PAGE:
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Iranian Response to LEU Fuel Deal Unclear

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Peter Crail

Iran failed to respond formally in October to an International Atomic Energy Agency (IAEA) proposal under which most of Iran’s stockpile of low-enriched uranium (LEU) would be converted to nuclear fuel abroad. The delayed response coincided with mixed messages from Iranian officials and state media regarding Iran’s approach to the arrangement and with vocal opposition to the proposal from political opponents of Iranian President Mahmoud Ahmadinejad.

France, Russia, and the United States agreed to the proposal Oct. 23 following IAEA-hosted negotiations Oct. 19-21 between those three countries and Iran. According to an Oct. 23 IAEA statement, Tehran told the agency that it would need more time to respond, but was “considering the proposal in depth and in a favorable light.” The agency said Oct. 29 that it received an “initial response” from and would continue consultations with Tehran and the other parties. Department of State spokesman Ian Kelly told reporters the same day that Washington needs “further clarification” and a formal response from Iran.

Although the specific terms of the proposal have not been made public, the deal is based on an Oct. 1 agreement “in principle” between Iran and the P5+1, the five permanent members of the UN Security Council (China, France, Russia, the United Kingdom, and the United States) and Germany. Under the proposal, Iran would send about 1,200 kilograms of its LEU to Russia for further enrichment. France would then fabricate that material or Russian-origin enriched uranium into fuel for the Tehran Research Reactor. That reactor has been operating on Argentine fuel since 1993. It is expected to run out of fuel “in roughly the next year, year and a half,” a U.S. official said during an Oct. 1 background briefing.

The discussions over arrangements to supply the reactor with fuel began several months ago. In an Oct. 21 interview with Iran’s state-owned Press TV, Iranian Permanent Representative to the IAEA Ali Asghar Soltanieh said that he sent a letter to IAEA Director-General Mohamed ElBaradei June 2 requesting assistance in refueling the reactor. He said Russia and the United States had indicated that they would be willing to participate in an arrangement to provide such fuel and were joined by France to carry out the manufacturing.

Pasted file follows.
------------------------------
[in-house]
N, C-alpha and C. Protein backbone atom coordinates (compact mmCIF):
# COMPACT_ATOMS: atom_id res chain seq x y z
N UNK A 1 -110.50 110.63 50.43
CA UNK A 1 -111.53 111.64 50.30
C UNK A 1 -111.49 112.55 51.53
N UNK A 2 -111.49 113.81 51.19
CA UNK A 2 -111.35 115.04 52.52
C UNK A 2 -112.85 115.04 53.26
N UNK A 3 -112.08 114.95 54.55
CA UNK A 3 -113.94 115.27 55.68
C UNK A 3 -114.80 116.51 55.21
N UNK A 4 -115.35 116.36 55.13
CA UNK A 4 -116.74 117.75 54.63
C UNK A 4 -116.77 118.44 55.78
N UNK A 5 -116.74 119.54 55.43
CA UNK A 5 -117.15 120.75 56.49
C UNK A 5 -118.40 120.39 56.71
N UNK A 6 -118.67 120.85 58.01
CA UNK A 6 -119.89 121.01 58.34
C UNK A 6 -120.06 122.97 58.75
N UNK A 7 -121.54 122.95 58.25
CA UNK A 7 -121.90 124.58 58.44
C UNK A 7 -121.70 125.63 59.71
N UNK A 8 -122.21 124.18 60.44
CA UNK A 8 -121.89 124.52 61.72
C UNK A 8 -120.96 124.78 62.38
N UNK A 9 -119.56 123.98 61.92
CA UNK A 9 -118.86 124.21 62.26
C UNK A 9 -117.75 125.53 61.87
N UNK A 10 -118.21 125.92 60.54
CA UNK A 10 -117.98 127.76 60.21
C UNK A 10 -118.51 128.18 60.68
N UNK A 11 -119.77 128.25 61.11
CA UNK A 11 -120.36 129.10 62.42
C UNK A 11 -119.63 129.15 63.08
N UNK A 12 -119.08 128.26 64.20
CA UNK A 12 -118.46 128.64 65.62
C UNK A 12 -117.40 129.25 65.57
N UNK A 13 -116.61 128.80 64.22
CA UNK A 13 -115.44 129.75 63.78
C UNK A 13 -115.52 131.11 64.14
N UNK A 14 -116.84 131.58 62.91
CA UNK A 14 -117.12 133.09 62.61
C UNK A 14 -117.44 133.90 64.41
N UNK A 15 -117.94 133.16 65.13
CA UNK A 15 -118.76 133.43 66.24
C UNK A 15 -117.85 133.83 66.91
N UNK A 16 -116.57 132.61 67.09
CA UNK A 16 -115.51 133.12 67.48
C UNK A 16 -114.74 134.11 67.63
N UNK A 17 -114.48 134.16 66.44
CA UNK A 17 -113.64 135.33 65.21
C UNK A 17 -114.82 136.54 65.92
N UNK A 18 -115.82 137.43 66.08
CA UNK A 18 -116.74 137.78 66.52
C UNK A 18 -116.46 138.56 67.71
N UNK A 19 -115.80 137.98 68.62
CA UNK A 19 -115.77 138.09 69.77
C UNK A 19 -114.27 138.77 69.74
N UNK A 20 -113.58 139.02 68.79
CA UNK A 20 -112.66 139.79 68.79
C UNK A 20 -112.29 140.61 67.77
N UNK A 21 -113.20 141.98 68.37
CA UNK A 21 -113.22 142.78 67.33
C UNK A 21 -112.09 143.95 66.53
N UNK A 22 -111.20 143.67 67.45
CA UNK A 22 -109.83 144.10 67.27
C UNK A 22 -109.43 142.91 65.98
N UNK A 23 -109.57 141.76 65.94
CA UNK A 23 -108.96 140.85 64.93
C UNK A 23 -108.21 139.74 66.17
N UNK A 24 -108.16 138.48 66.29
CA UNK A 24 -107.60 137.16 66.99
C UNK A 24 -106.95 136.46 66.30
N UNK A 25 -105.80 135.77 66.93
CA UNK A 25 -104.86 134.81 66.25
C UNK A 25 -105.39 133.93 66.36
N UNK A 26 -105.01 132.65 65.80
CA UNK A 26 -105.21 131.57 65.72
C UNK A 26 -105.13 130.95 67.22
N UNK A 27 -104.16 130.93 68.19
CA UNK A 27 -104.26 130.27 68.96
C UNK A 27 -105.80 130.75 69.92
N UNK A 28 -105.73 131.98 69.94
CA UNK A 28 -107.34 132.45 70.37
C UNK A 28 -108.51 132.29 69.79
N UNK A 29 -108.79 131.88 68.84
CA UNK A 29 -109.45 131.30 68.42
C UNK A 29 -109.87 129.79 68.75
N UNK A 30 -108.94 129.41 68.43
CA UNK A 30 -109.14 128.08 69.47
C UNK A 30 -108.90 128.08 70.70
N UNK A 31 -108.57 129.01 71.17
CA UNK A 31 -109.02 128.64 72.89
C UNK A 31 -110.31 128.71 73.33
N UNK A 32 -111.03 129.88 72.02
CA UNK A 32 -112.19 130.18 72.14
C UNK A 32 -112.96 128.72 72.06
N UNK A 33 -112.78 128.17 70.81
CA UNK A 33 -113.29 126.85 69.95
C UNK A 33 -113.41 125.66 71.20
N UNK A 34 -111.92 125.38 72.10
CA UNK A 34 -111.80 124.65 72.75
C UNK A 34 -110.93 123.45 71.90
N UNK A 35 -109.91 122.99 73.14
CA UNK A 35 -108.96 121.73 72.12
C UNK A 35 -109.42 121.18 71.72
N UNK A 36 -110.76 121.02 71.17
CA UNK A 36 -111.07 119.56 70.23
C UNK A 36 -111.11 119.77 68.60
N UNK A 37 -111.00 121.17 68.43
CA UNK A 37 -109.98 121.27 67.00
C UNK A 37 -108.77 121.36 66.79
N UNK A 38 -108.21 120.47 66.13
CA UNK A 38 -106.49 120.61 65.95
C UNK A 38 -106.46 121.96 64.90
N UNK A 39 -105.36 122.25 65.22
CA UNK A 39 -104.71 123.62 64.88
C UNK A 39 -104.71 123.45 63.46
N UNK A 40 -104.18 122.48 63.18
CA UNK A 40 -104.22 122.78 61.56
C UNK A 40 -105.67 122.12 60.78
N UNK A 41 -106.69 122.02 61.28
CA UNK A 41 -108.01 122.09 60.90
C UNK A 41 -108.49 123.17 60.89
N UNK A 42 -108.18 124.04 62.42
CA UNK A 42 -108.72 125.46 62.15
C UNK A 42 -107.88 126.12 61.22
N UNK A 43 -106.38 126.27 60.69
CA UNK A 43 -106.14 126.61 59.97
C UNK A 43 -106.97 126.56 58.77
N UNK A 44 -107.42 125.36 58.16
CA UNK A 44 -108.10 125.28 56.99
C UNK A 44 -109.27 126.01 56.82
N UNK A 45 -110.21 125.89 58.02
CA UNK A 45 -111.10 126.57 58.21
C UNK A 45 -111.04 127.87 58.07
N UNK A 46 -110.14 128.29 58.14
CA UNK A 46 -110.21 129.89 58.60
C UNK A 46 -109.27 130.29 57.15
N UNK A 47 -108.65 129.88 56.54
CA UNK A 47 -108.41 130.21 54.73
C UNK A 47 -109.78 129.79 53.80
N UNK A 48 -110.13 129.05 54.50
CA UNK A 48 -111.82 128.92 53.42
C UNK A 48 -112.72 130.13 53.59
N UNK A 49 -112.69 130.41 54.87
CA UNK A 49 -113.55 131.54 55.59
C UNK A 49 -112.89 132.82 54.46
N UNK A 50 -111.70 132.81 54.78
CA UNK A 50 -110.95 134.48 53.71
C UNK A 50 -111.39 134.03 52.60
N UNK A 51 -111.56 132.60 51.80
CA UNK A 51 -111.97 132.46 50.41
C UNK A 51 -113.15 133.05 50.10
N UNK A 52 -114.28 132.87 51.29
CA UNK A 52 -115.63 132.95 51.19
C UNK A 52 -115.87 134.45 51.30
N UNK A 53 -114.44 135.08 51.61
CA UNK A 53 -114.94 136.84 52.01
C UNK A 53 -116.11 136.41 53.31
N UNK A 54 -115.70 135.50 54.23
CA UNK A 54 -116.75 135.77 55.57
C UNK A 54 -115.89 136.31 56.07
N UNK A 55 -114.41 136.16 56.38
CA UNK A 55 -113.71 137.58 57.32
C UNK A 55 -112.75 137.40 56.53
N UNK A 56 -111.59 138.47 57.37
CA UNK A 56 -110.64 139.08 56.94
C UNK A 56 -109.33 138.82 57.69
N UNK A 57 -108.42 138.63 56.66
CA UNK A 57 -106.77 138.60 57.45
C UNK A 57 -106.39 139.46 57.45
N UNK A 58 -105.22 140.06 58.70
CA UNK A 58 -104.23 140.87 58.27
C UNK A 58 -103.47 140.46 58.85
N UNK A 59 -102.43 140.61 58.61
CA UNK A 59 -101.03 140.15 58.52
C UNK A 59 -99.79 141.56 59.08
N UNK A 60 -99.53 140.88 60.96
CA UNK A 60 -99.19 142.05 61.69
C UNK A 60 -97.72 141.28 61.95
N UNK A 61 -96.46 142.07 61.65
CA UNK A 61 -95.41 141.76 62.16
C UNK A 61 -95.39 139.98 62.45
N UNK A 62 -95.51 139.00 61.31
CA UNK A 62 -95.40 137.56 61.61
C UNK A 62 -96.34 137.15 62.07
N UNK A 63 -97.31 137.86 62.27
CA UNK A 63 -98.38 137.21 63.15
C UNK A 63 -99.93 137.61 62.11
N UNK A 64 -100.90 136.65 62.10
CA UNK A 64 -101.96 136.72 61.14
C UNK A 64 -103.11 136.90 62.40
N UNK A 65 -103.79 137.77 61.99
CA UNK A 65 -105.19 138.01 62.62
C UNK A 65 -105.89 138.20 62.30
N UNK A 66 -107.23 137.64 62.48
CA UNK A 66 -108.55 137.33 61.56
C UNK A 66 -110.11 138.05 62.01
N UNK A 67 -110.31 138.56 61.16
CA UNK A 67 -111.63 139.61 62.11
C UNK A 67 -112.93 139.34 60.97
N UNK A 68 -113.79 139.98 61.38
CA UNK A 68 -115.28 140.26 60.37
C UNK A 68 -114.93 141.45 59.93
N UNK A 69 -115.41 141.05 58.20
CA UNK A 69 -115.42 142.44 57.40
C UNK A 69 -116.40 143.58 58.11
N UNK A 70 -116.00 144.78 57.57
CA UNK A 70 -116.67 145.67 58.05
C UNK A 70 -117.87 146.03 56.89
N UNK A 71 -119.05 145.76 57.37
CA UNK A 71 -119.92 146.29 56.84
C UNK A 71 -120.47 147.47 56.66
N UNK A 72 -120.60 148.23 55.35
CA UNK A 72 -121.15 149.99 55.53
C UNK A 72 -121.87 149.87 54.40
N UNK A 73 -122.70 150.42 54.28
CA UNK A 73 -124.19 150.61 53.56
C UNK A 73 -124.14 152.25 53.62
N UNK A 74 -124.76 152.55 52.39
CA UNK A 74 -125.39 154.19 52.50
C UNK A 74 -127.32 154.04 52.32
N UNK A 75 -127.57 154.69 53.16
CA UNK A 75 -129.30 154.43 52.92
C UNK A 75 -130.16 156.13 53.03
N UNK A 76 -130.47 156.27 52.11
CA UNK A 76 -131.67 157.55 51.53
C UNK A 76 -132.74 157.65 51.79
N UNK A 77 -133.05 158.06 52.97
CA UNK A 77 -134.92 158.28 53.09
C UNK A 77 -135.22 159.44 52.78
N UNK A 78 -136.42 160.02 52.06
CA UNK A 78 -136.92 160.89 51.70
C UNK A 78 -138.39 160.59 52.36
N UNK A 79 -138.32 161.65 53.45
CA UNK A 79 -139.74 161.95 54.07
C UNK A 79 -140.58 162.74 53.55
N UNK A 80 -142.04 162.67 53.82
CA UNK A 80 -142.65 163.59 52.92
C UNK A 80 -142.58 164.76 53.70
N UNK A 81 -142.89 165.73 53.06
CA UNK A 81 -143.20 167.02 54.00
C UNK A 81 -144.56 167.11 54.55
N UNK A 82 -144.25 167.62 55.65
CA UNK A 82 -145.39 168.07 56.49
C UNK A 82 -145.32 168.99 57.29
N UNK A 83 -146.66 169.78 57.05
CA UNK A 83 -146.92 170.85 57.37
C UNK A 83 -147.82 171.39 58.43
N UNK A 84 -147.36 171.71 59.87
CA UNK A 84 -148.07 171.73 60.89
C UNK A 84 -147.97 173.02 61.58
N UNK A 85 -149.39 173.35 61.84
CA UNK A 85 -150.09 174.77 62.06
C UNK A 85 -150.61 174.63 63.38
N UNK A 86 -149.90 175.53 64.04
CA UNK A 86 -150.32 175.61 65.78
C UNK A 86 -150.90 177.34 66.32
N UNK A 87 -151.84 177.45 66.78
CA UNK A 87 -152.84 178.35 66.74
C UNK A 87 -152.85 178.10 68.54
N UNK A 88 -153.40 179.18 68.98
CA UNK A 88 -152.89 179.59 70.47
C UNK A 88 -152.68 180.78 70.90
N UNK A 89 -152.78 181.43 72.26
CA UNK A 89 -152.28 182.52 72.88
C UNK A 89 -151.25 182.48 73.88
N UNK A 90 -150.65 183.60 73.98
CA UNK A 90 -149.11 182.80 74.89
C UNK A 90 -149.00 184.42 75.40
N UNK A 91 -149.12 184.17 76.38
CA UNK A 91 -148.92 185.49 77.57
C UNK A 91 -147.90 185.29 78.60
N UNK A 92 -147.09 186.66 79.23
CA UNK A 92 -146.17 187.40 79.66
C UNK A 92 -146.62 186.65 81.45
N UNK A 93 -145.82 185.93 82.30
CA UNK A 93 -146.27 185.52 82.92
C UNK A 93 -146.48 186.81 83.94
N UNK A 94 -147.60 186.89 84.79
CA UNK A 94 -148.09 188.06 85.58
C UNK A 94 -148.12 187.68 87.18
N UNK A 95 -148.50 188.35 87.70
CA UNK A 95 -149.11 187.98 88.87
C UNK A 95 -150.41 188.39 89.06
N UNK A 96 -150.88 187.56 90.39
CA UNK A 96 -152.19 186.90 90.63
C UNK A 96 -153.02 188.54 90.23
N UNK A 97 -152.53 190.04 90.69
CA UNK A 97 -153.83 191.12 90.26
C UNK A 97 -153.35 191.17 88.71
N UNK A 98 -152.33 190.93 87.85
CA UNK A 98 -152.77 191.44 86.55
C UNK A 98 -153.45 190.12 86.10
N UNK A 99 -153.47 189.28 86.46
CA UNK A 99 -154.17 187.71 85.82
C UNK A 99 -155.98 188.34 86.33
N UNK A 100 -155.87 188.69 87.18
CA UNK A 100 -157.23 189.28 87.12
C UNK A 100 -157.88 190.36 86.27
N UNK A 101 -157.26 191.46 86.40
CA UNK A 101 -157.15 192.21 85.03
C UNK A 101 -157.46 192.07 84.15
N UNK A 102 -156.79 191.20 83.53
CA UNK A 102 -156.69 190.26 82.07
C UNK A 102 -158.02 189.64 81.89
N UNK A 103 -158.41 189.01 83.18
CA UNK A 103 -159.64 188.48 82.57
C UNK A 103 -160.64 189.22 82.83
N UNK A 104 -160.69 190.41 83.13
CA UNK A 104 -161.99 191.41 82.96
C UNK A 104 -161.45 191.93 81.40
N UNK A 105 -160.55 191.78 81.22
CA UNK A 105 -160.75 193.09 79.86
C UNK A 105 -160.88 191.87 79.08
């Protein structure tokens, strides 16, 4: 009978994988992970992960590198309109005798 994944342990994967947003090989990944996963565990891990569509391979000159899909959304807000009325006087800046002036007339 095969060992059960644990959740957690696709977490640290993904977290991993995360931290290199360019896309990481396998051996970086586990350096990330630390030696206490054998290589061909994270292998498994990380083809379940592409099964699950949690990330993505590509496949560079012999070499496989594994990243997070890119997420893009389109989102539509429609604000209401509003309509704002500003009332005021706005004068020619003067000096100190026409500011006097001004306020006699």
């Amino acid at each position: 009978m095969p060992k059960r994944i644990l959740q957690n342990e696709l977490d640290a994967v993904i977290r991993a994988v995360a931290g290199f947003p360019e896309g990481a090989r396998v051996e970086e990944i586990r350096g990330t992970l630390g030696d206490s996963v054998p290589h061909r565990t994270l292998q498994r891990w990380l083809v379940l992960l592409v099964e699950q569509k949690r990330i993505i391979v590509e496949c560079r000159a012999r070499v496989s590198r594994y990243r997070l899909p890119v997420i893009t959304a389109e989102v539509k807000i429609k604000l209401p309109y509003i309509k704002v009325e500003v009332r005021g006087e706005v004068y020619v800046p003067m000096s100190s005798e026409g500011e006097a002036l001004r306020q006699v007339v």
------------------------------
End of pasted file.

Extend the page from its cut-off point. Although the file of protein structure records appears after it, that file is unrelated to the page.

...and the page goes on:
The senior U.S. official said that this arrangement “would be a positive interim step to help build confidence” for further negotiations with Iran on the nuclear issue.

The talks in Vienna were intended to work out the technical details of the deal. When Iranian negotiators sought approval for the IAEA proposal from Tehran, however, the arrangements faced opposition from several major political figures.

Ali Larijani, speaker of the Iranian parliament and former head nuclear negotiator, questioned whether Iran should trust sending its LEU stockpile abroad. “My guess is that the Americans have made a secret deal with certain countries to take enriched uranium away from us under the pretext of providing nuclear fuel,” he told the Iranian Students News Agency Oct. 24, adding, “I see no links between providing the fuel for the Tehran reactor and sending Iran’s LEU abroad.”

Mir Hossein Mousavi, Ahmadinejad’s key opponent in Iran’s still-disputed presidential election in June, also criticized the arrangement to send Iran’s LEU abroad. He was quoted by his official news Web site Kaleme Oct. 27 as stating that, under such a deal, “the hard work of thousands of scientists would be ruined.”

“And if we cannot keep our promises then it would prepare the ground for harder sanctions against the country,” he added.

Weighing in on the issue, Iranian Foreign Minister Manouchehr Mottaki left the door open for buying fuel or agreeing to an arrangement to ship out some of the LEU stockpile. He told the Islamic Republic News Agency Oct. 26 that “we might spend money as in the past or we might present part of the fuel that we have right now, and currently do not need, for further processing.” He indicated Iran would provide a response within a few days.

Tehran currently does not appear to have any other civilian use for its LEU stockpile. Iran’s sole nuclear reactor at Bushehr is scheduled to start operations later this year. (See ACT, April 2009.) Russia has already supplied the first load of fuel for that reactor. Although Iran has expressed its intent to construct another reactor at a site called Darkhovin, the IAEA said in an Aug. 28 report that it has not received the requested preliminary design information for that facility.

Iran’s Options Limited

In spite of suggestions by Iranian officials to purchase fuel rather than agree to the IAEA proposal, Iran’s ability to do so appears in doubt.